Have you ever seen a door with a sign saying, “This Door Must Remain Closed at All Times” and wondered… but, why?
It’s more than likely that this is a Fire Door, a building’s secret weapon against the spread of fire. When we think fire safety, we tend to think of active fire protection (AFP) products such as fire extinguishers and sprinkler systems. These products are designed to suppress a fire once detected based on building regulations. Fire exit door security, however, fall into a complementary category, known as passive fire protection (PFP).
PFP products include fire resistant doors, door frames, handles, locks, door closers and hinges to name a few. Many of these products are designed to be fitted to Fire exitoors, which are used to compartmentalise a building. When used correctly, these compartments prevent or slow the spread of fire from room to room. This allows more time for occupants to escape and limits damage to the structure of the building.
So… what’s all this got to do with security?
Well, Fire exit doors can’t resist fire all on their own! They need to be fitted with the correct locking products to do so. In more technical terms, Fire Doors must only be fitted with fire rated door hardware in accordance with AS1905.1.
It’s important to note that fire rated door hardware is often described as being resistant “up to” a certain number of hours. This “up to” refers to the fact that the resistance of fire door hardware varies according to the material of the Fire Door. In Australia, there are three manufacturers of Fire Doors that are used most widely. These include Pyropanel (as seen in below image), Firecore and E-Core. Make sure you check which brand of fire exit door you have before buying any door hardware, ensuring that it has the right integrity.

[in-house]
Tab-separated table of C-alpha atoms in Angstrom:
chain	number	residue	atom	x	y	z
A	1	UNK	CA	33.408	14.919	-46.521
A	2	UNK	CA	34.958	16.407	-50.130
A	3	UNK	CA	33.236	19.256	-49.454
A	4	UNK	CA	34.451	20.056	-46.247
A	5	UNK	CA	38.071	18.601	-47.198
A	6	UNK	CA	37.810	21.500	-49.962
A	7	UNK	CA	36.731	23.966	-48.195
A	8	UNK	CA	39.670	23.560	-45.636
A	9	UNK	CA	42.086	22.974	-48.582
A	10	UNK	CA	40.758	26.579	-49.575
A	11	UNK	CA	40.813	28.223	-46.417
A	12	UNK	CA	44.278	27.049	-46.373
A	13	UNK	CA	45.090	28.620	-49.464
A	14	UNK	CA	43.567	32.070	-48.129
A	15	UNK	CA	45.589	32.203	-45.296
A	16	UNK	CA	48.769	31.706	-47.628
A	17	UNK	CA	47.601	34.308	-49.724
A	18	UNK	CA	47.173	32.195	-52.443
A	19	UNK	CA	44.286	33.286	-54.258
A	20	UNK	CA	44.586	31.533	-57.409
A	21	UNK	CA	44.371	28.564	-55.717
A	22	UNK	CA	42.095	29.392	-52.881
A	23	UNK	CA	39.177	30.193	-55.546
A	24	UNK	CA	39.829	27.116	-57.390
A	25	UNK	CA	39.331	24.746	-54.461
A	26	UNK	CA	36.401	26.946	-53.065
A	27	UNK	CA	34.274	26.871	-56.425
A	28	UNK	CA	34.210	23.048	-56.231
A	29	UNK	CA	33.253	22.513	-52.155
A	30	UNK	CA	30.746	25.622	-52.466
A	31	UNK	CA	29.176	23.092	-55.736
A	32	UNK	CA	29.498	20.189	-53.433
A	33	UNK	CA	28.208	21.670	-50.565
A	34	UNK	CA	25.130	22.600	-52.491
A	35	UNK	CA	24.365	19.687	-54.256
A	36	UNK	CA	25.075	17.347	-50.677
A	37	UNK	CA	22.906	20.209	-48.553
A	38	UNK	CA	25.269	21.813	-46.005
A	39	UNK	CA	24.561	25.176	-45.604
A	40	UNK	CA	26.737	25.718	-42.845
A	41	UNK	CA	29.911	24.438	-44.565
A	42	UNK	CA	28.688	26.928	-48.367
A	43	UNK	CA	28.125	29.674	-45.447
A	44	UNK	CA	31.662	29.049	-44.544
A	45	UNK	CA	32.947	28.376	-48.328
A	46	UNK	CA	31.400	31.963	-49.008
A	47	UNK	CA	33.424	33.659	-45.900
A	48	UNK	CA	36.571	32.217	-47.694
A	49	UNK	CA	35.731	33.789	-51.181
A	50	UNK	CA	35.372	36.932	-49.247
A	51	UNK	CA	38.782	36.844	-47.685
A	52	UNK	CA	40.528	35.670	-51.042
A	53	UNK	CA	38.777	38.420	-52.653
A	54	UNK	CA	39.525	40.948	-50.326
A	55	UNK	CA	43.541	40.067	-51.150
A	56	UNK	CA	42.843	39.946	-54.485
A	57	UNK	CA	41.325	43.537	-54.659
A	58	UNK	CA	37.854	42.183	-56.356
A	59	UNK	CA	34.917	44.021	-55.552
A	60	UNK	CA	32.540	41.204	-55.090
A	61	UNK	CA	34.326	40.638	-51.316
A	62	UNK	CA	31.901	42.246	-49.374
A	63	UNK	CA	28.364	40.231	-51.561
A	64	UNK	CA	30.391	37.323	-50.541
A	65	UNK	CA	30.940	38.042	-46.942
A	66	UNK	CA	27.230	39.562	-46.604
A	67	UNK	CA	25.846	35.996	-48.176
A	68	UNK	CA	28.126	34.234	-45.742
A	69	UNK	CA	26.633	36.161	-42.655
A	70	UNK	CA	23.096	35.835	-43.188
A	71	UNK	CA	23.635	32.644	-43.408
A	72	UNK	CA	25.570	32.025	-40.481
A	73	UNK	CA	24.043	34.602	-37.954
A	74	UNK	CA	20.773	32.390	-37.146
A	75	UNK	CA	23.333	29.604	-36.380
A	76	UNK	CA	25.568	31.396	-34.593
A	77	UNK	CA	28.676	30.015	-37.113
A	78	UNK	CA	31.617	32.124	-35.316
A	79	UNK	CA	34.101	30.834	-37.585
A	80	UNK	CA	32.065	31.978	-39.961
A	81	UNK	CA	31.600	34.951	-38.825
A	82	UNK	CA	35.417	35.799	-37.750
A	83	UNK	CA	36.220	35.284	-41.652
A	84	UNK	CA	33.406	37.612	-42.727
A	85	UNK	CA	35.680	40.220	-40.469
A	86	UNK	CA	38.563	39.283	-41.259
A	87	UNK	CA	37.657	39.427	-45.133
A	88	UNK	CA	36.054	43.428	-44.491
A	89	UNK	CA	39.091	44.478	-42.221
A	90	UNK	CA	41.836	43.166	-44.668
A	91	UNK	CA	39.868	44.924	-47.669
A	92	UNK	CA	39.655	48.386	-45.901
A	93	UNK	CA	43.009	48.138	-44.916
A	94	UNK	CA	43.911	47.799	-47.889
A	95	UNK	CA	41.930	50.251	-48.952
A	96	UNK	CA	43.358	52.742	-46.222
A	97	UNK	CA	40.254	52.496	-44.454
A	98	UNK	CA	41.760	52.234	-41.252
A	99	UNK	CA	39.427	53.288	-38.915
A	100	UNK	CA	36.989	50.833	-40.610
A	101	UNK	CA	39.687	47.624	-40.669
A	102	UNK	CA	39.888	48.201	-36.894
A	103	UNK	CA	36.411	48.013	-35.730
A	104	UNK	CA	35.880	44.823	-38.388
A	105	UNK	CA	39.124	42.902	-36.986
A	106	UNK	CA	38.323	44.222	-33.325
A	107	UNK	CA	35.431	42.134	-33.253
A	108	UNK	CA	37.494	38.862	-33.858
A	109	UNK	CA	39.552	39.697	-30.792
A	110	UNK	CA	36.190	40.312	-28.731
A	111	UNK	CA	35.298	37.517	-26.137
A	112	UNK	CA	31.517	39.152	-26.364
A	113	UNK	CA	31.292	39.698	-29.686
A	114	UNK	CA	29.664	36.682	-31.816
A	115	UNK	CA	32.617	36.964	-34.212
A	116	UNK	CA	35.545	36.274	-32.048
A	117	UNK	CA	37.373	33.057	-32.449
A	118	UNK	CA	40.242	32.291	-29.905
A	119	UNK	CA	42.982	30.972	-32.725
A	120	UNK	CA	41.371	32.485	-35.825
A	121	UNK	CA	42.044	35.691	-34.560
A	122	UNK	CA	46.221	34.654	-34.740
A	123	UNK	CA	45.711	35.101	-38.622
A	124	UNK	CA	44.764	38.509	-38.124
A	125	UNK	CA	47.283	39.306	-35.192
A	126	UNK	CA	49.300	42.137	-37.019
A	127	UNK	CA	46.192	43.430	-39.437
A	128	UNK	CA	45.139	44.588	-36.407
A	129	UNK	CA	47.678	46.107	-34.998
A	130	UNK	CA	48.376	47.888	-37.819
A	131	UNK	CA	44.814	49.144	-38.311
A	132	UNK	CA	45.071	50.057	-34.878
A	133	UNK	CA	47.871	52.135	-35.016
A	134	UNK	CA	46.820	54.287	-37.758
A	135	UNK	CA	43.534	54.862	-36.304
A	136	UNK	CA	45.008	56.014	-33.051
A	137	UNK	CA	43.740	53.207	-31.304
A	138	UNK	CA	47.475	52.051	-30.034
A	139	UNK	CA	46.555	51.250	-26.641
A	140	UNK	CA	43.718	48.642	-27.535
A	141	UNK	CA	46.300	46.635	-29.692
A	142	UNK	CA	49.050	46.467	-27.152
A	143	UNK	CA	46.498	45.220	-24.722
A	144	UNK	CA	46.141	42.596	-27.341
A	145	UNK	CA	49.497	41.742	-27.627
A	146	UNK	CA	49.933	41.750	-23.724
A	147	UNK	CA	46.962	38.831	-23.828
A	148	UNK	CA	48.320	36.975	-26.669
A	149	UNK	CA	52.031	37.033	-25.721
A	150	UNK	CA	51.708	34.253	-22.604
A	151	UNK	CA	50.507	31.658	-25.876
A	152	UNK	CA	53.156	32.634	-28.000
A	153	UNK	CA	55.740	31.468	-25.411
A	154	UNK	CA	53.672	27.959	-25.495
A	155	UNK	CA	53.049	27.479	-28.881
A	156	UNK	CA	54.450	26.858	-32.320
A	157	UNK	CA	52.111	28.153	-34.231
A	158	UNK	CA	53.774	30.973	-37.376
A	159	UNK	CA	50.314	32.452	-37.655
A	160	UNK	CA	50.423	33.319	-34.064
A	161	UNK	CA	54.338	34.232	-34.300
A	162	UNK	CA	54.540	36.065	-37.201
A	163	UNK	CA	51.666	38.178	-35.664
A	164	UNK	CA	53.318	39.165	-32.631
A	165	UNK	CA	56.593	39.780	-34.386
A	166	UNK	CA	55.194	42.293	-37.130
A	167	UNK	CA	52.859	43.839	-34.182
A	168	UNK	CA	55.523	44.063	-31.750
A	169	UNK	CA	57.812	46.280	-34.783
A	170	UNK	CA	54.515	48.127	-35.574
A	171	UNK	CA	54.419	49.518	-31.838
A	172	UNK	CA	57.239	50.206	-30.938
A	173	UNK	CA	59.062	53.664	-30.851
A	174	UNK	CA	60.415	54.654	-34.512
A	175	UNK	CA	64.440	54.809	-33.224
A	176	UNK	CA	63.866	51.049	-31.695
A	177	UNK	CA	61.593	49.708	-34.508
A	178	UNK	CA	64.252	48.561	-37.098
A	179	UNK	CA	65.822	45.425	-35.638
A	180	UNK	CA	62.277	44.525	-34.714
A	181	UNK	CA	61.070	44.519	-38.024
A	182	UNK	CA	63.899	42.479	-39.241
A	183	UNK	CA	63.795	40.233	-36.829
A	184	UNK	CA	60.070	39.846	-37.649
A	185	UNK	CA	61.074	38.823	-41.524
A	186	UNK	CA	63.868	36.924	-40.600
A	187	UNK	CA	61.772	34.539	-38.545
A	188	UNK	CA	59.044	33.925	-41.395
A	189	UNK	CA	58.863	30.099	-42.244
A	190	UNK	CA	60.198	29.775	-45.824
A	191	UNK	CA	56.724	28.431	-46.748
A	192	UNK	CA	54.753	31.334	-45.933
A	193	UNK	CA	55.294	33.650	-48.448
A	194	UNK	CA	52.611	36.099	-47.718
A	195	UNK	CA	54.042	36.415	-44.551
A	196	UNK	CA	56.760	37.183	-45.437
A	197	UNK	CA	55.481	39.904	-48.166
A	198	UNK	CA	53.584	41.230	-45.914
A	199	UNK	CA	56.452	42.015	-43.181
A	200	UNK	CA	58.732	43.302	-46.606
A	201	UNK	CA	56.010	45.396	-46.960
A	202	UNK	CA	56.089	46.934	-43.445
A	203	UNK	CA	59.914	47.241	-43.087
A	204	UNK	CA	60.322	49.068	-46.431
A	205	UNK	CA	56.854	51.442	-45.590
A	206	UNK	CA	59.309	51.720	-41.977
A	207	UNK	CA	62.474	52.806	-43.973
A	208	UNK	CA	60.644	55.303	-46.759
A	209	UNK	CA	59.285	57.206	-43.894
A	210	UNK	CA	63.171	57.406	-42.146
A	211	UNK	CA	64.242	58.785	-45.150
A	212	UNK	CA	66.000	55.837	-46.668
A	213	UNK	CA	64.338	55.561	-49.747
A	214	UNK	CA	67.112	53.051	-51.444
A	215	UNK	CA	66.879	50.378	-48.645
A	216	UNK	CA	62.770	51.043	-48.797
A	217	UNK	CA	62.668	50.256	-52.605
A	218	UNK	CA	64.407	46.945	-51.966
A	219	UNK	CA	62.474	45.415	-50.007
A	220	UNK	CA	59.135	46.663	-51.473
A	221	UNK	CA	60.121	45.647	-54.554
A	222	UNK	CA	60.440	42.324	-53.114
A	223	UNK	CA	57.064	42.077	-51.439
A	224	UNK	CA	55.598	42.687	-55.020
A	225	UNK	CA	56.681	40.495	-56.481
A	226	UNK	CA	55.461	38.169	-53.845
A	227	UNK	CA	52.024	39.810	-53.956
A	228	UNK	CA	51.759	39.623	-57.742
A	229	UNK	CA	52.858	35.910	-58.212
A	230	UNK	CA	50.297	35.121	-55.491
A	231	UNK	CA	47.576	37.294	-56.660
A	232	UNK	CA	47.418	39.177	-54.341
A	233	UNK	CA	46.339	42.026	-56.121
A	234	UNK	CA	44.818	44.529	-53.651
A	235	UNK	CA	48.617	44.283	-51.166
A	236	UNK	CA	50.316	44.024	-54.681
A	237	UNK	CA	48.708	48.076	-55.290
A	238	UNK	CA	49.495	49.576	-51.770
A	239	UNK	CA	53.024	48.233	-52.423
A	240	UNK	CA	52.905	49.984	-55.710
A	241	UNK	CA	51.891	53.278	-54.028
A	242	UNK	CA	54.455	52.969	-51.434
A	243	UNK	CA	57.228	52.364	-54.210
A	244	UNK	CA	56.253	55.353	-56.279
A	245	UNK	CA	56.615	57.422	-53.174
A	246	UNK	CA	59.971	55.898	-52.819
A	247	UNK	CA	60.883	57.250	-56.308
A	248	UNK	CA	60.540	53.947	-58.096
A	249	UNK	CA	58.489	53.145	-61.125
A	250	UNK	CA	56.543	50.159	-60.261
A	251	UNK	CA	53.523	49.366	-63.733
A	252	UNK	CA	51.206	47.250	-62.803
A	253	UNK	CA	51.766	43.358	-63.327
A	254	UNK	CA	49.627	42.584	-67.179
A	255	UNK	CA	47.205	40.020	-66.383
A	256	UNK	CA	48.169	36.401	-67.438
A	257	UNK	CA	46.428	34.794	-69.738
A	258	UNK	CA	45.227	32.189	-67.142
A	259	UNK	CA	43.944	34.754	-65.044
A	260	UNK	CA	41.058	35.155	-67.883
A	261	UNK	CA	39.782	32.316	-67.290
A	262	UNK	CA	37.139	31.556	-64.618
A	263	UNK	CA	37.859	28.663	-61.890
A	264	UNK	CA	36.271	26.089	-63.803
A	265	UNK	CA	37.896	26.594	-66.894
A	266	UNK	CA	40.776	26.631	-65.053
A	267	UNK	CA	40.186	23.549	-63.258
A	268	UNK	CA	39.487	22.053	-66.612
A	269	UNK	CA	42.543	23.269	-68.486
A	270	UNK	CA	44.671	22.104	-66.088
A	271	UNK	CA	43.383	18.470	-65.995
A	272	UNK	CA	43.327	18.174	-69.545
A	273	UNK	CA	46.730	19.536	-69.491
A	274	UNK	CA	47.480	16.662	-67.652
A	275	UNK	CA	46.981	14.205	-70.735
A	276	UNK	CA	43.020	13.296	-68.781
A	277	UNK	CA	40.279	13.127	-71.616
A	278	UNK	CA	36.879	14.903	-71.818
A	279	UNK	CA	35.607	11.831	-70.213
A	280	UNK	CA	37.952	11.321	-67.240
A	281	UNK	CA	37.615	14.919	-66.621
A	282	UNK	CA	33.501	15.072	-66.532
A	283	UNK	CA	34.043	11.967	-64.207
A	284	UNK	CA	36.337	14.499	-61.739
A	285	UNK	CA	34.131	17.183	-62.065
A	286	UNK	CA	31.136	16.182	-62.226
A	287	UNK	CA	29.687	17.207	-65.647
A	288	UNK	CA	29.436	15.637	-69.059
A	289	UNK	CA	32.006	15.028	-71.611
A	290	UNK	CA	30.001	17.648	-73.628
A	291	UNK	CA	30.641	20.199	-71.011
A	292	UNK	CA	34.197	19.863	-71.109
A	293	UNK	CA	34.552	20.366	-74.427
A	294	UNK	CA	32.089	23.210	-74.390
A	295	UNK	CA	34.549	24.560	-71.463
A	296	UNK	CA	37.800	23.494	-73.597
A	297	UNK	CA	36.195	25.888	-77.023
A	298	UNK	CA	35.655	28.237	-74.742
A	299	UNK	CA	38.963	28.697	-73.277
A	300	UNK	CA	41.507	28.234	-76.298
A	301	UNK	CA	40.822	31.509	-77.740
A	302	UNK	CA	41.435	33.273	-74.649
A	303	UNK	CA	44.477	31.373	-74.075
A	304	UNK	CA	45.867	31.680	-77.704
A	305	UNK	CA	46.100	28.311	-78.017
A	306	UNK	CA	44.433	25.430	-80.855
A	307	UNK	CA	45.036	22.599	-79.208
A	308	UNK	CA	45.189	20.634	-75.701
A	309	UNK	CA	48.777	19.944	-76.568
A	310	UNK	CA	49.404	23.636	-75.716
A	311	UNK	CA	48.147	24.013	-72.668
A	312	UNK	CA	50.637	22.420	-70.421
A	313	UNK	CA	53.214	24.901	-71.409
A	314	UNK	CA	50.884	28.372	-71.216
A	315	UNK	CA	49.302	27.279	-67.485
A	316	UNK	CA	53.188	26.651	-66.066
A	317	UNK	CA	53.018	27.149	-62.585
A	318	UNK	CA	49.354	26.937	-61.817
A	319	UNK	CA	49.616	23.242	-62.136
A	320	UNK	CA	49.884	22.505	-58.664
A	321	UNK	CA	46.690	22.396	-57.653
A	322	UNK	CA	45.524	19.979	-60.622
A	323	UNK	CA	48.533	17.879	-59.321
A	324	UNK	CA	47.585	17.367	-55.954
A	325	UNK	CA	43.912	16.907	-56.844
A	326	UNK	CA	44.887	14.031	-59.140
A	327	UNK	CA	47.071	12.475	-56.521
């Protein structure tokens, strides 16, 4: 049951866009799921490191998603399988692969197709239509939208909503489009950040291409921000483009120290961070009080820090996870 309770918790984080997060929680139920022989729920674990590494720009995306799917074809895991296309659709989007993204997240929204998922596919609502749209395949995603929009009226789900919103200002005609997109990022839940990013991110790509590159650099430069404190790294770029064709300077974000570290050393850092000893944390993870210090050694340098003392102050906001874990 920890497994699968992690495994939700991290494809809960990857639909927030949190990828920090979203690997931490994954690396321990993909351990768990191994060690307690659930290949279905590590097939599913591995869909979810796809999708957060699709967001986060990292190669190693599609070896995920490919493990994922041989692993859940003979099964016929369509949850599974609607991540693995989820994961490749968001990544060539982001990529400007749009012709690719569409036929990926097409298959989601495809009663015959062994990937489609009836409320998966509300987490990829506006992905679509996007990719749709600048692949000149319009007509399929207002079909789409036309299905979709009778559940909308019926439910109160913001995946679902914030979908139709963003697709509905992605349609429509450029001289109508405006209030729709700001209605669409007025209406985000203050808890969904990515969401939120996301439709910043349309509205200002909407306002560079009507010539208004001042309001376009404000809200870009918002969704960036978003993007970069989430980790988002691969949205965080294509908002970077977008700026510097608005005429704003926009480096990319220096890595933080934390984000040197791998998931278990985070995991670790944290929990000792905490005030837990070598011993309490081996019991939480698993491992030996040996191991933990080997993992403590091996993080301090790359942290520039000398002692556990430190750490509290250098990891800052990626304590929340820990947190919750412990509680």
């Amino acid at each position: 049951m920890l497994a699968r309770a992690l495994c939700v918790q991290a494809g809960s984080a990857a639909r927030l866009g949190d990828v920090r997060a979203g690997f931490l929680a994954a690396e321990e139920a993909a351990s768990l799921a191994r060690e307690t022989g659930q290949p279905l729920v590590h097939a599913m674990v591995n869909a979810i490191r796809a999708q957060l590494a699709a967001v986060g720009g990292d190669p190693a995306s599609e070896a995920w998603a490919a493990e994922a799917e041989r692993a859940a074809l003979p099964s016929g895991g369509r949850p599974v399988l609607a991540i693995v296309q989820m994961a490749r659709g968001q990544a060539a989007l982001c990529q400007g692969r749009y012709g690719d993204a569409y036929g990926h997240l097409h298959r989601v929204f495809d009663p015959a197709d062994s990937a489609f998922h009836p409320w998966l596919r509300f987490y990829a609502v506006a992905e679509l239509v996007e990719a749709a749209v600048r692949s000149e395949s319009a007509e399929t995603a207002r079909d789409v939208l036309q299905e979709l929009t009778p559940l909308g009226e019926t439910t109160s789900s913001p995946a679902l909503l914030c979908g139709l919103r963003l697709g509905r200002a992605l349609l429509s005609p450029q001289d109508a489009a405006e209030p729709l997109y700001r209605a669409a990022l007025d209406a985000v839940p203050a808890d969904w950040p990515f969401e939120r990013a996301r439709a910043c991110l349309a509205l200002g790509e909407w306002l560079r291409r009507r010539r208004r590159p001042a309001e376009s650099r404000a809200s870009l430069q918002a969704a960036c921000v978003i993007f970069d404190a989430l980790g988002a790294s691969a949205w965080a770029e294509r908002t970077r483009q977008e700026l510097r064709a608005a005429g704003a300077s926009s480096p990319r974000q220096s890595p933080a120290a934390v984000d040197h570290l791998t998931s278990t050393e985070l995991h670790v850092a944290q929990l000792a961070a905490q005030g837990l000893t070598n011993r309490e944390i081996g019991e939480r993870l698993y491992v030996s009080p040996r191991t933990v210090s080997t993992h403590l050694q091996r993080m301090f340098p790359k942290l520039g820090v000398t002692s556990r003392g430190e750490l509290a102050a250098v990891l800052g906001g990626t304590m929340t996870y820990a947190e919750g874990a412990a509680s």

Some common security products used on Fire Doors include:
- Door Closers. Fire exit doors must be self-latching and self-closing. As such, all Fire exit doors must be fitted with a non-hold open door closer. Ensuring a fire door closes automatically is essential in controlling the spread of smoke and fire.
- Panic Bars. Panic bars (also known as crash bars) are to be fitted to all Fire Doors that also act as a final exit in public access buildings, such as theatres, where there is no prior knowledge of how the lock functions and panic may occur.
- Door Handles. The opening action of a lock/door must be either an emergency push pad or single-handed downward lever action. Internal knobs or turnsnibs are not permitted (for D2.21 and AS1428.1 compliance).
- Primary Locks. Only one lock per door is permissible in accordance with D2.21 compliance. This lock cannot feature key locking on the inside (egress side) of the door. Deadbolts are not permitted on a Fire Door
The recent one-year anniversary of the Grenfell Tower fire in London is a tragic reminder of what can happen when passive fire protection requirements are neglected or worse, ignored completely.
We recommend you consult with an accredited fire door fitter or locksmith before making any changes to the door hardware on a fire door. The cost of getting it wrong is too high.
If you would like to revisit all past door security articles, you can find the links here below: